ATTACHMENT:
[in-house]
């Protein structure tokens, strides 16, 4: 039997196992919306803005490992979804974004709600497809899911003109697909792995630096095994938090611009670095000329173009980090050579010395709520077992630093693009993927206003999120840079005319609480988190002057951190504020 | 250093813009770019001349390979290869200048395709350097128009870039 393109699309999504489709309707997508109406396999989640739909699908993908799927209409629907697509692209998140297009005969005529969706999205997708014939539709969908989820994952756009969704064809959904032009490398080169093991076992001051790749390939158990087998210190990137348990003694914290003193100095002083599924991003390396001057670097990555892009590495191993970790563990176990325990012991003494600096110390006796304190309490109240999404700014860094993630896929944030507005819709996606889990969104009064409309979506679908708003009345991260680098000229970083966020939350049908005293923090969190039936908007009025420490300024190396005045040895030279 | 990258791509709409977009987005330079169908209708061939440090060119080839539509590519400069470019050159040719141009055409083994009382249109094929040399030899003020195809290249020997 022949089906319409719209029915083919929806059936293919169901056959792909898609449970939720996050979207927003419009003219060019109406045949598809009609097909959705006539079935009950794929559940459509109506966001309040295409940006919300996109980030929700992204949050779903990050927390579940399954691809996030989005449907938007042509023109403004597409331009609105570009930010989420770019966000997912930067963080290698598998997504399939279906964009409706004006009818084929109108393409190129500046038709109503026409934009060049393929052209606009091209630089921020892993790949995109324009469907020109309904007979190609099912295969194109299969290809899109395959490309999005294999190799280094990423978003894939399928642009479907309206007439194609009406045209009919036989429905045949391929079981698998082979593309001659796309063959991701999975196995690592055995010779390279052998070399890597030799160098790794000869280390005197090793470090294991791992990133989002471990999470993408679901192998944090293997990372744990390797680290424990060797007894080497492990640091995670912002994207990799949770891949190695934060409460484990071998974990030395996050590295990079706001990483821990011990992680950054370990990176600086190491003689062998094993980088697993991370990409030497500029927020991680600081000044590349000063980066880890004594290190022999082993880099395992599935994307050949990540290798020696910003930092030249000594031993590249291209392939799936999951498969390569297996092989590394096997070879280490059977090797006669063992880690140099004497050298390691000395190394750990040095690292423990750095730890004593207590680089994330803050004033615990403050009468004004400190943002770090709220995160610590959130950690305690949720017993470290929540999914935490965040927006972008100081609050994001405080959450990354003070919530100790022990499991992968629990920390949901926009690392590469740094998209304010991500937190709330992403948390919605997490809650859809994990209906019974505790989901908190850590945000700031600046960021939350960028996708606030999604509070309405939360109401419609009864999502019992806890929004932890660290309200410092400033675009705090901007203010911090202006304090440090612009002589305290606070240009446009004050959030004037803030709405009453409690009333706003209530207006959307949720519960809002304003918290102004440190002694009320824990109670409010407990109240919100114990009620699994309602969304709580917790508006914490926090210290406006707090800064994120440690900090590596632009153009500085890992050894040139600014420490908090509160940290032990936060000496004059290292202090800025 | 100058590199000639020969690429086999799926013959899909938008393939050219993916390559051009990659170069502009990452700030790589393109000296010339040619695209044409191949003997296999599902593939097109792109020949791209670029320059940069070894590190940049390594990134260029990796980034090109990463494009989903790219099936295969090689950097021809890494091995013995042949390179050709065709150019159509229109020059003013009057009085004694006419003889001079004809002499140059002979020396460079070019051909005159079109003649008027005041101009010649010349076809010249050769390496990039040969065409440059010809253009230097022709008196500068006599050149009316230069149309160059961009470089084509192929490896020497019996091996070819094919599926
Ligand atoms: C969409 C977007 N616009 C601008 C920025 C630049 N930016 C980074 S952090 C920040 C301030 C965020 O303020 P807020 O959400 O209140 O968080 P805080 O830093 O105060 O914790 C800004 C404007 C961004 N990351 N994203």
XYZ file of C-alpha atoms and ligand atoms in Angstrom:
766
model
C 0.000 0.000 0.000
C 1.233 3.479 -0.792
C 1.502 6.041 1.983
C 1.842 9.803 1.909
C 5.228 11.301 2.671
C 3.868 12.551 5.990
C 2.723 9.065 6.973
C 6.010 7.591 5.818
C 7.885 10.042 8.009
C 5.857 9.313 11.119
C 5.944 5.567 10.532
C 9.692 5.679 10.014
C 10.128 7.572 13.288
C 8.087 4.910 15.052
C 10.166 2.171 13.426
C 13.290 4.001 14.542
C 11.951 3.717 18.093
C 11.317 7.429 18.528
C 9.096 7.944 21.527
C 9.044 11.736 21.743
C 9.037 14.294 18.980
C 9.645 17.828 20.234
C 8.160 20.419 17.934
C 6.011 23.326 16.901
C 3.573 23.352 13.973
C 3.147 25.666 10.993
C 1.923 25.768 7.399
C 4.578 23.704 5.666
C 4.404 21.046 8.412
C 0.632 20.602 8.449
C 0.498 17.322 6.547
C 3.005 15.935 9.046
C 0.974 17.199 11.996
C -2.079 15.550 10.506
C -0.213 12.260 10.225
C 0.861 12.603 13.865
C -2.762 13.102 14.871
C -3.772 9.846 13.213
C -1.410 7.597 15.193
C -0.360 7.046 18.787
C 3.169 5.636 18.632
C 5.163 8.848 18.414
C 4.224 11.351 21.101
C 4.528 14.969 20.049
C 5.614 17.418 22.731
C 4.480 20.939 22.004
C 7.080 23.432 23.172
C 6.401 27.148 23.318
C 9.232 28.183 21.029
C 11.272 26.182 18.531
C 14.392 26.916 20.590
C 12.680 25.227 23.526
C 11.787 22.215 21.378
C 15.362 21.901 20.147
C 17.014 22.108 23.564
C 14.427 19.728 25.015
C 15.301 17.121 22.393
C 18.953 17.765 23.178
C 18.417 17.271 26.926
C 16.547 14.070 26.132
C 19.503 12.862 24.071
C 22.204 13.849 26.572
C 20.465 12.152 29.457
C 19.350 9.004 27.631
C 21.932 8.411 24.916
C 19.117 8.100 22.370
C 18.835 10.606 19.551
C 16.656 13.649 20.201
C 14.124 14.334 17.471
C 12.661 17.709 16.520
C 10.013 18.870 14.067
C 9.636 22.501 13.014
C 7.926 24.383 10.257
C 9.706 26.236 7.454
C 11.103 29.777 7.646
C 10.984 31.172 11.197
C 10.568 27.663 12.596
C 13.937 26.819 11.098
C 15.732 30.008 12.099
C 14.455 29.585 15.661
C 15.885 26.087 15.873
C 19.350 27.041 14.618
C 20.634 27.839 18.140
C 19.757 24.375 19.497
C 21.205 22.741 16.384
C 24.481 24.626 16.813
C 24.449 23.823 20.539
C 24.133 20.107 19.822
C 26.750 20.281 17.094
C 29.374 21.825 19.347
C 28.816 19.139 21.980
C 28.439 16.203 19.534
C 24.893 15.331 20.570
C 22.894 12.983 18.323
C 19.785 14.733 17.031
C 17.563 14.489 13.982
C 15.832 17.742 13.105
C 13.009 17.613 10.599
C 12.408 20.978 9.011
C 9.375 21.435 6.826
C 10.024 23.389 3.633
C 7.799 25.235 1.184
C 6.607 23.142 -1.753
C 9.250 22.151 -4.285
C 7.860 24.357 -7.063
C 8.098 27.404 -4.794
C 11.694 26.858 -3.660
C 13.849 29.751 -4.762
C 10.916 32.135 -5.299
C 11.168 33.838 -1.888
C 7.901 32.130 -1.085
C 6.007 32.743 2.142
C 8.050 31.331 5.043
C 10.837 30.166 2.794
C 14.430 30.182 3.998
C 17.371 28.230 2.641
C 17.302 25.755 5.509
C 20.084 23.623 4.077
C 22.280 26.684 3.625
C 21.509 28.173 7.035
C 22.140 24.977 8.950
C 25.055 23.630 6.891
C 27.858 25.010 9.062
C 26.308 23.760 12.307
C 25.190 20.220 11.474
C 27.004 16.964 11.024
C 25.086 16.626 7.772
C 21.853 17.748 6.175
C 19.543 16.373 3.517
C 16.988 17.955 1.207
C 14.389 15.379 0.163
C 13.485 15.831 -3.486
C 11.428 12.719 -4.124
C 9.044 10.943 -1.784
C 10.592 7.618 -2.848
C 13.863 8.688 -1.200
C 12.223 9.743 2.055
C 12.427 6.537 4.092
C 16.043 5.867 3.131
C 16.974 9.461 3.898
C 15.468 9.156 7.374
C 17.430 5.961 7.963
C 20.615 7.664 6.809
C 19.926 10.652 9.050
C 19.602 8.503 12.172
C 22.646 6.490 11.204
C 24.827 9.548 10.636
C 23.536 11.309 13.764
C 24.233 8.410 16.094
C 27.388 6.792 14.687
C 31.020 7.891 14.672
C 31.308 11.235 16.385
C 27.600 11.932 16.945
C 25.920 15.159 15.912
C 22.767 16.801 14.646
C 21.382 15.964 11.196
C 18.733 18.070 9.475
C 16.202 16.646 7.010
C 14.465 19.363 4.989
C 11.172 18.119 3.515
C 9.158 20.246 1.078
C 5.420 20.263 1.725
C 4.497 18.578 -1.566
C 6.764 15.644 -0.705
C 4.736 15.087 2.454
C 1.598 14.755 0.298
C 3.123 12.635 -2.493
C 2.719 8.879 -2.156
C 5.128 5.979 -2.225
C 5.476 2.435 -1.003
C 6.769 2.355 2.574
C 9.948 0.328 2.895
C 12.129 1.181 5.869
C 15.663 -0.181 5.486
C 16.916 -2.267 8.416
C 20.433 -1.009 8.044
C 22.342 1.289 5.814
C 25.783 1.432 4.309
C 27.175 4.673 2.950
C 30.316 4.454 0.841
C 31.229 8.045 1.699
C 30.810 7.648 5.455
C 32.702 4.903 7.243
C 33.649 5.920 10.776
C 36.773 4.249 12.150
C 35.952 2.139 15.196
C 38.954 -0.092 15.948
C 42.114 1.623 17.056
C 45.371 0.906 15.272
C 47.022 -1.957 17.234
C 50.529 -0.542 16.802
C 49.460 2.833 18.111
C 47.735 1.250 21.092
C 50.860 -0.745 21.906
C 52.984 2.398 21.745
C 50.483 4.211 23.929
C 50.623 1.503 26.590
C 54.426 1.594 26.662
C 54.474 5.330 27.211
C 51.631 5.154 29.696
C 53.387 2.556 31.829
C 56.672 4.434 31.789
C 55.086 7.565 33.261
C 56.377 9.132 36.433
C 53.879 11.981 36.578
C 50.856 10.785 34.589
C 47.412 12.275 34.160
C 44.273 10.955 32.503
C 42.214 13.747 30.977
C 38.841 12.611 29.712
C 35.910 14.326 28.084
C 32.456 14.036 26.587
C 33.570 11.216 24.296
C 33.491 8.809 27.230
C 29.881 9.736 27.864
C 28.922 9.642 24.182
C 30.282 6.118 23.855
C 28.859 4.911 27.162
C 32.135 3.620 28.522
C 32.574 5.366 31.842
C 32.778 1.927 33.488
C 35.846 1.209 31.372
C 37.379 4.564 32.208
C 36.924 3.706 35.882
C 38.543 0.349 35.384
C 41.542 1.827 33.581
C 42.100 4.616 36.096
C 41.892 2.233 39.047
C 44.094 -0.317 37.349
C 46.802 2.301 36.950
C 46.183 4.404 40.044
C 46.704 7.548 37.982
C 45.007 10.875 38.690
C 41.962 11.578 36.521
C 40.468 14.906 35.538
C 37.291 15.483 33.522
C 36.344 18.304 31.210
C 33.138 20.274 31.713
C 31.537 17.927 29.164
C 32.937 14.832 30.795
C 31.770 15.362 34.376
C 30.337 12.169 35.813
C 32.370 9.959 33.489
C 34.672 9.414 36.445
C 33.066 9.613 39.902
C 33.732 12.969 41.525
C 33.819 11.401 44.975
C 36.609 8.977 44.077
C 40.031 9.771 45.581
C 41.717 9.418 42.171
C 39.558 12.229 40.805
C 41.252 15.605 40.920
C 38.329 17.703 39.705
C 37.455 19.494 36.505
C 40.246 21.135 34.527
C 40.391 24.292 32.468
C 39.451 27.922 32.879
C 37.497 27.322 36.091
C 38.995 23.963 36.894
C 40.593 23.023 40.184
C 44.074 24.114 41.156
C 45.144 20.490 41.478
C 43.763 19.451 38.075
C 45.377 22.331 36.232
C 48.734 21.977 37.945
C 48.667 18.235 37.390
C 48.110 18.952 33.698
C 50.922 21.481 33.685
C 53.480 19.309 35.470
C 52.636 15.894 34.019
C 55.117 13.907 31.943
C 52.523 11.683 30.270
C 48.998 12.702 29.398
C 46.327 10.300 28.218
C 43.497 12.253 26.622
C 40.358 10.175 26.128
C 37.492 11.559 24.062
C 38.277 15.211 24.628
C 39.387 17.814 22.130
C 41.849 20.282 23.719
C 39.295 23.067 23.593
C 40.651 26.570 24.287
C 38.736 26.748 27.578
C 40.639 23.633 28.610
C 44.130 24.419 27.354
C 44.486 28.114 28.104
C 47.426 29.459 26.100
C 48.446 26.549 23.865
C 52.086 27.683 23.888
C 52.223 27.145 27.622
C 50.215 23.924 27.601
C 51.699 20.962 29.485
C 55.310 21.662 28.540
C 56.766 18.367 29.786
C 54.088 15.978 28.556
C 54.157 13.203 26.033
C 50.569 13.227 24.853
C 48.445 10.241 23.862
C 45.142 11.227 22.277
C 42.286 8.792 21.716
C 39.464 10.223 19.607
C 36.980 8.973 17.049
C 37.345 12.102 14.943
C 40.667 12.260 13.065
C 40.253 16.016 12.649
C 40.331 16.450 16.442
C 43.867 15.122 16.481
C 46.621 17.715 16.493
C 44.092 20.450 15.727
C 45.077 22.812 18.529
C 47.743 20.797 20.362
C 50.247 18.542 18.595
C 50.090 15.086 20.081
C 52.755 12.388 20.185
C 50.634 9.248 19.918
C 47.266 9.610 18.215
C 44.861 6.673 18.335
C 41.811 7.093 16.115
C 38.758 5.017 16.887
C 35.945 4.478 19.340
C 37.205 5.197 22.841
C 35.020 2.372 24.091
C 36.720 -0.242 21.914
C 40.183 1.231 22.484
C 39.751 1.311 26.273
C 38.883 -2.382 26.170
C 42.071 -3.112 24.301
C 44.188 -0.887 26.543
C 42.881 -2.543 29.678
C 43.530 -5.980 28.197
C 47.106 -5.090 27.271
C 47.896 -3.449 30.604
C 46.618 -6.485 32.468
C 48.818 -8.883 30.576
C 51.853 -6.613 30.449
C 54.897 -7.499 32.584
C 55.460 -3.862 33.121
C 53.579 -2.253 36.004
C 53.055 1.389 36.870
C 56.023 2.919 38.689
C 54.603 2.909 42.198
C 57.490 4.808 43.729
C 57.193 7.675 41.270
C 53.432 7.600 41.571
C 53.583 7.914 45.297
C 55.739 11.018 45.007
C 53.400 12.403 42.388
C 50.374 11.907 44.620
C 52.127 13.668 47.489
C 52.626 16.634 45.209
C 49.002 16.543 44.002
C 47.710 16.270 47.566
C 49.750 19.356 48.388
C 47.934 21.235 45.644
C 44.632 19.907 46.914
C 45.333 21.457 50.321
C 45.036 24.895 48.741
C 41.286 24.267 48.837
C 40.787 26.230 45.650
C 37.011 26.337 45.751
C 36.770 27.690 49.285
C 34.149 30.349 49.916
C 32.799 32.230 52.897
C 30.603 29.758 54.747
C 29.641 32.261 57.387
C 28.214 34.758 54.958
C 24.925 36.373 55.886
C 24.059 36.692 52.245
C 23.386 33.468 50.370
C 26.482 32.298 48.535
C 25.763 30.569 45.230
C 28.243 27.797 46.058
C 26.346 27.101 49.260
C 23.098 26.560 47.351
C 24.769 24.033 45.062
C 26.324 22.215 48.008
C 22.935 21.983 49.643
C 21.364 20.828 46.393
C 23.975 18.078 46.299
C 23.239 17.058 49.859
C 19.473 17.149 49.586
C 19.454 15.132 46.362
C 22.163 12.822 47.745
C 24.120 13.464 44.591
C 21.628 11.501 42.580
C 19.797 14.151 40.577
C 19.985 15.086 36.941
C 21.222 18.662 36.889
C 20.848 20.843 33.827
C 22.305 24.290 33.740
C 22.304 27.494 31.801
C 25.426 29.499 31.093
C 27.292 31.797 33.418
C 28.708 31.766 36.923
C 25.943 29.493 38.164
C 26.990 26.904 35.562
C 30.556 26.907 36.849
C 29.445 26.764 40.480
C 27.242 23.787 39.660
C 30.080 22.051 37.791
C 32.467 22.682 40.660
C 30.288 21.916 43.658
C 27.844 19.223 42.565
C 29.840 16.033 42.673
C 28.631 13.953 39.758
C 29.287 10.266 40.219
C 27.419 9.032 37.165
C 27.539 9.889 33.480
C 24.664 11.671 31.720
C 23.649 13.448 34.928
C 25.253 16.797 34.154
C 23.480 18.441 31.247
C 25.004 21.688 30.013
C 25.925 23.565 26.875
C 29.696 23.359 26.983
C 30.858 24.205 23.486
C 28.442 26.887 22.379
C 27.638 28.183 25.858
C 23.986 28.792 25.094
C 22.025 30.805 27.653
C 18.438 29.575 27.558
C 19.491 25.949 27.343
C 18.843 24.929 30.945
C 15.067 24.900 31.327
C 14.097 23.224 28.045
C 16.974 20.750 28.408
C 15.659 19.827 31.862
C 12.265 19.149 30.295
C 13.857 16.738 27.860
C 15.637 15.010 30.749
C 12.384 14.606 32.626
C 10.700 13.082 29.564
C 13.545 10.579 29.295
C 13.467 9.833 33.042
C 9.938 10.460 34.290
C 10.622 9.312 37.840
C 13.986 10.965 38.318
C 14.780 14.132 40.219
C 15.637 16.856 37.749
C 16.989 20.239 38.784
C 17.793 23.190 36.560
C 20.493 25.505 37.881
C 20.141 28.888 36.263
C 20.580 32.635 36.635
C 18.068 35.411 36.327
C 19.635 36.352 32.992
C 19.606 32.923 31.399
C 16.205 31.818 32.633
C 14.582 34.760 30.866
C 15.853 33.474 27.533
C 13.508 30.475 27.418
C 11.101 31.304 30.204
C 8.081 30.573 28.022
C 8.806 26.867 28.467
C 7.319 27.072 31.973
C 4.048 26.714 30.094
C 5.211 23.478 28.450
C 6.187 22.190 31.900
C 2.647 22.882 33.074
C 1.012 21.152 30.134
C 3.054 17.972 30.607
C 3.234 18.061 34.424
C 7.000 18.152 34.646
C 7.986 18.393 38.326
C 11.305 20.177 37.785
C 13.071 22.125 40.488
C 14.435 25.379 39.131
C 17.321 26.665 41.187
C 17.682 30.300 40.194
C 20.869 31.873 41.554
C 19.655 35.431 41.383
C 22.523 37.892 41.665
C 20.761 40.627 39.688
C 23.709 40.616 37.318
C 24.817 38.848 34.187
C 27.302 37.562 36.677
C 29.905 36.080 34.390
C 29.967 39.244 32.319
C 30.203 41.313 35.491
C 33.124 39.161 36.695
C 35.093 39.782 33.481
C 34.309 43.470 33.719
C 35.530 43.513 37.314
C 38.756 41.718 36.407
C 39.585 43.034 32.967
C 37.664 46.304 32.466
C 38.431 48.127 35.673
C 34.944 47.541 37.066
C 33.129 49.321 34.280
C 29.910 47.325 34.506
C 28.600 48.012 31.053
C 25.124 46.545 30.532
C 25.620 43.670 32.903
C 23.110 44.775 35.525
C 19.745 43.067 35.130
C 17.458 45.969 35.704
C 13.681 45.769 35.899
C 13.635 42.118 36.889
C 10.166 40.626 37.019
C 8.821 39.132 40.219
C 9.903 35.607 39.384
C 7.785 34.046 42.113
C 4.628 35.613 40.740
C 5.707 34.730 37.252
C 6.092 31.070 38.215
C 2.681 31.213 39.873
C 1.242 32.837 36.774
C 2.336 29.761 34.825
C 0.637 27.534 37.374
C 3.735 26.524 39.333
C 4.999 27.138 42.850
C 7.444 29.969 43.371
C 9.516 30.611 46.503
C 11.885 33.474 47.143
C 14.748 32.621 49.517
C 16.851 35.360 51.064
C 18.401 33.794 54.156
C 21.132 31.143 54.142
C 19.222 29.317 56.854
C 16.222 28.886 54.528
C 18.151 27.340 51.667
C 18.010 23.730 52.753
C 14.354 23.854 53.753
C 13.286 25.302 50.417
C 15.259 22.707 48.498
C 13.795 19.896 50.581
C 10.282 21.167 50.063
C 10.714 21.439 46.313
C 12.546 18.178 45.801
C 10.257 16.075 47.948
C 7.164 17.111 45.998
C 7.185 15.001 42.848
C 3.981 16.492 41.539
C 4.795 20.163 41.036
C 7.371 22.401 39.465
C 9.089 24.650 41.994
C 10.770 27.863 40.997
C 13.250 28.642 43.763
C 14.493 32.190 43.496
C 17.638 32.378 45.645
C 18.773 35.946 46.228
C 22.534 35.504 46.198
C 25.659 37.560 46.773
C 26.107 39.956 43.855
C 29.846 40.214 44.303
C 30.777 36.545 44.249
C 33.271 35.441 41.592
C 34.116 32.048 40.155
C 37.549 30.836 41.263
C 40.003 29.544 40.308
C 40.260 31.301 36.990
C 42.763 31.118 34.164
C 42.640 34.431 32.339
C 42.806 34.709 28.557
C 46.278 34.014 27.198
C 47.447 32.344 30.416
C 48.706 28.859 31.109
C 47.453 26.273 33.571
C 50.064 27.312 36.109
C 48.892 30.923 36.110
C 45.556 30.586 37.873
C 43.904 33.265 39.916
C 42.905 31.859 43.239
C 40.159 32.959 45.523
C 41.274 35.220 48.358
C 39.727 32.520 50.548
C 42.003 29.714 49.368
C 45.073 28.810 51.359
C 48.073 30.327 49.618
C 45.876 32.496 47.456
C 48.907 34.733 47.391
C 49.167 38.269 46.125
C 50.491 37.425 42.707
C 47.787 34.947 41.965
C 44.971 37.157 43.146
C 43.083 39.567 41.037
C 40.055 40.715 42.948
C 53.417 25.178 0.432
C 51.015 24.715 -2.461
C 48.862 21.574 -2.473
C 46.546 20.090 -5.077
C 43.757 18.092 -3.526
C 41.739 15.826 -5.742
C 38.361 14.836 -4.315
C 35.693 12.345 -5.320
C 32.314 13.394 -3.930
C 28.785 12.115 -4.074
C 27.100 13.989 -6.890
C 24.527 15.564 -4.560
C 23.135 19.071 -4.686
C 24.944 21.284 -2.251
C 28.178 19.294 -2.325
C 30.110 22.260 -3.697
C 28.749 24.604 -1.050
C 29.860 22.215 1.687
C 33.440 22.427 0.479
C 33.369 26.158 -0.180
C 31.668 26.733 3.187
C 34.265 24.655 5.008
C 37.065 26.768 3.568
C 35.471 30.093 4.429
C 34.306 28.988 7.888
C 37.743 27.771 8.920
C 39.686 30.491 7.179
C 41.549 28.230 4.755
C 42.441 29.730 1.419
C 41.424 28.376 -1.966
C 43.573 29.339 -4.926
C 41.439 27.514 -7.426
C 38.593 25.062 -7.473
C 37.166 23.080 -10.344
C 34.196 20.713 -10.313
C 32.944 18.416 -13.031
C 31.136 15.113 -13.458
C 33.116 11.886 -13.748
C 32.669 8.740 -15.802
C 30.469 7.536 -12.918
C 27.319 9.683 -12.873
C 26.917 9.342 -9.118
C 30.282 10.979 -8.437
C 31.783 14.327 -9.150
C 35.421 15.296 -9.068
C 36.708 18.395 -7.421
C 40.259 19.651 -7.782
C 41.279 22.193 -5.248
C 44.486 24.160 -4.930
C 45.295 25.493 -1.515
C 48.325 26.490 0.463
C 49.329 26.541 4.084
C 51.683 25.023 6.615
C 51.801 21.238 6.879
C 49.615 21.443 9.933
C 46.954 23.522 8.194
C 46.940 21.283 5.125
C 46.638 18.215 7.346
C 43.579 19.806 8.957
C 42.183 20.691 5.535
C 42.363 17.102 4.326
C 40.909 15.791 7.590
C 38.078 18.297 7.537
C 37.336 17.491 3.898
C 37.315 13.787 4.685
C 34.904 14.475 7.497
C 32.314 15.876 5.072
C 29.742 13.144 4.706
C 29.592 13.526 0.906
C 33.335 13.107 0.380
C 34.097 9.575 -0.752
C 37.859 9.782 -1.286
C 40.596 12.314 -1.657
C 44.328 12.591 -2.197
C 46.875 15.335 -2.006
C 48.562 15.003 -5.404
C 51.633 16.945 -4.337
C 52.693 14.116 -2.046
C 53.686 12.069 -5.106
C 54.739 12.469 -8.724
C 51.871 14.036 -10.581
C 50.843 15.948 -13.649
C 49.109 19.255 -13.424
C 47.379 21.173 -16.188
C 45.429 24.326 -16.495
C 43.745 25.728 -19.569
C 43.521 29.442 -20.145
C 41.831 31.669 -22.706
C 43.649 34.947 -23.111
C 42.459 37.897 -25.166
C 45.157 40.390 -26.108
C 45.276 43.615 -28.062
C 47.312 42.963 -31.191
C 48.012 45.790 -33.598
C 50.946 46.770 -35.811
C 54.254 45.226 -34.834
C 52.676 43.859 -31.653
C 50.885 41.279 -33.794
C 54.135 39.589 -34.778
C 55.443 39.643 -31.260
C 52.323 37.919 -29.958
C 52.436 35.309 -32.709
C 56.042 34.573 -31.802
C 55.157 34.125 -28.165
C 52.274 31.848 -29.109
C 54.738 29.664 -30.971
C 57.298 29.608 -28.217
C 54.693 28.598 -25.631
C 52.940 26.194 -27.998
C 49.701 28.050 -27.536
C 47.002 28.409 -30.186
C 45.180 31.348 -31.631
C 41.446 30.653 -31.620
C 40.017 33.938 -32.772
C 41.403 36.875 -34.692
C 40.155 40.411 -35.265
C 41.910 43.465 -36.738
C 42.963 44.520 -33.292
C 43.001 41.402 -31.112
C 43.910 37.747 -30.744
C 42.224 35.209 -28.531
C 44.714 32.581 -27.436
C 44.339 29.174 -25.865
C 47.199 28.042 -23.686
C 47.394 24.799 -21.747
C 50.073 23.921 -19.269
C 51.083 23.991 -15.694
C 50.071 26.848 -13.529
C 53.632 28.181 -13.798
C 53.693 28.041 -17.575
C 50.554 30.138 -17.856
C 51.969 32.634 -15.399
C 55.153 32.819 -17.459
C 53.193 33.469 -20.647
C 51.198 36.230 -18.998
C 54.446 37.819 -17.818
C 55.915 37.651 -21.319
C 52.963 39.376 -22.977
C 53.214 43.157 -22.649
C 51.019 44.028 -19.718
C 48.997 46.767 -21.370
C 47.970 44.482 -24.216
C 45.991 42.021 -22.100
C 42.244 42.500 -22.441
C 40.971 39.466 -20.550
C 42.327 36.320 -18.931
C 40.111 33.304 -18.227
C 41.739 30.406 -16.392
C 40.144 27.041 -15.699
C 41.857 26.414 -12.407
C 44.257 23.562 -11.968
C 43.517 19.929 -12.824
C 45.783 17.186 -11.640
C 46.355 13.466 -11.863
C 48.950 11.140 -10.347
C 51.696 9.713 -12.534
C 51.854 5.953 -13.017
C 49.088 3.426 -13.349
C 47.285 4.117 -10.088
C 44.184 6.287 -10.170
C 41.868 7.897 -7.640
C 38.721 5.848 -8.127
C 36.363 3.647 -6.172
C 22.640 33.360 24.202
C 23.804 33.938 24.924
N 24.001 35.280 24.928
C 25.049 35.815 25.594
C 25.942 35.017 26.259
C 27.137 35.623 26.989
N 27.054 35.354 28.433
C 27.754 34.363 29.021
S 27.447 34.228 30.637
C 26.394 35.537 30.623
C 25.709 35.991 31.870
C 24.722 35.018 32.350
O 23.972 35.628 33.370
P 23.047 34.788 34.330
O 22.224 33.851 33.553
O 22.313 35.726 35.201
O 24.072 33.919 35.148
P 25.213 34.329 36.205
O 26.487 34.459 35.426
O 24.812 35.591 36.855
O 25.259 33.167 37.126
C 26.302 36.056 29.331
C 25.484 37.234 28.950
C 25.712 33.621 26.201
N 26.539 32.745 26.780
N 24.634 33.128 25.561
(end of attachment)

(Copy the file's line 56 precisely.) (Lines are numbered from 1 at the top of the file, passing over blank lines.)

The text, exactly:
C 11.272 26.182 18.531